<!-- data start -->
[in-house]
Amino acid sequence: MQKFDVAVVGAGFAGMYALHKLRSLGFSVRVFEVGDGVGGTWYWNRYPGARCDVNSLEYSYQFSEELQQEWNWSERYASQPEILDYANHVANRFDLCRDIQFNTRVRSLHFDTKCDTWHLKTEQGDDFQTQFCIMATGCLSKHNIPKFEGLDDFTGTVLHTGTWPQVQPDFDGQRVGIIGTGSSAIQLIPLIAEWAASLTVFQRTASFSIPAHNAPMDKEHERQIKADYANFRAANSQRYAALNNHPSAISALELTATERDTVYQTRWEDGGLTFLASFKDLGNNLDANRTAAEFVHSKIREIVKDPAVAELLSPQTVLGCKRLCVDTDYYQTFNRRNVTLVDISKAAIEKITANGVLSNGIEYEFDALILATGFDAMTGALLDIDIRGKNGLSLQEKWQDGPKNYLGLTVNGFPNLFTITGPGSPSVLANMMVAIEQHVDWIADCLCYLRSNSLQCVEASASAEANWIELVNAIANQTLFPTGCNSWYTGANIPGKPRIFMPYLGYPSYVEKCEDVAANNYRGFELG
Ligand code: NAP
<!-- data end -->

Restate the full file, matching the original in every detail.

[in-house]
Amino acid sequence: MQKFDVAVVGAGFAGMYALHKLRSLGFSVRVFEVGDGVGGTWYWNRYPGARCDVNSLEYSYQFSEELQQEWNWSERYASQPEILDYANHVANRFDLCRDIQFNTRVRSLHFDTKCDTWHLKTEQGDDFQTQFCIMATGCLSKHNIPKFEGLDDFTGTVLHTGTWPQVQPDFDGQRVGIIGTGSSAIQLIPLIAEWAASLTVFQRTASFSIPAHNAPMDKEHERQIKADYANFRAANSQRYAALNNHPSAISALELTATERDTVYQTRWEDGGLTFLASFKDLGNNLDANRTAAEFVHSKIREIVKDPAVAELLSPQTVLGCKRLCVDTDYYQTFNRRNVTLVDISKAAIEKITANGVLSNGIEYEFDALILATGFDAMTGALLDIDIRGKNGLSLQEKWQDGPKNYLGLTVNGFPNLFTITGPGSPSVLANMMVAIEQHVDWIADCLCYLRSNSLQCVEASASAEANWIELVNAIANQTLFPTGCNSWYTGANIPGKPRIFMPYLGYPSYVEKCEDVAANNYRGFELG
Ligand code: NAP